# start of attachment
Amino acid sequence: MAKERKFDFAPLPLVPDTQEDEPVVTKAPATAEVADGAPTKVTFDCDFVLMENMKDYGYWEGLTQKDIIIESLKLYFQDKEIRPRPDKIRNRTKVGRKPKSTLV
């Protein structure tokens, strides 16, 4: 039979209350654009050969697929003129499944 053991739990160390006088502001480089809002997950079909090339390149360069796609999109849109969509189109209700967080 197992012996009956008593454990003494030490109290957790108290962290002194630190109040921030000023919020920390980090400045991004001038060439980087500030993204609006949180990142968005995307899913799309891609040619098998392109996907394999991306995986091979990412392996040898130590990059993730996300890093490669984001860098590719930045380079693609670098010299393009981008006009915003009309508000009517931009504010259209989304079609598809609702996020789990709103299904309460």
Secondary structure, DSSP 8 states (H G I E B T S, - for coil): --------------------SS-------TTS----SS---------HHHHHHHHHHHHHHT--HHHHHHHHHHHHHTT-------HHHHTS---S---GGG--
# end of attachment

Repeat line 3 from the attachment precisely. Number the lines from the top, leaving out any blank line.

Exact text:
Secondary structure, DSSP 8 states (H G I E B T S, - for coil): --------------------SS-------TTS----SS---------HHHHHHHHHHHHHHT--HHHHHHHHHHHHHTT-------HHHHTS---S---GGG--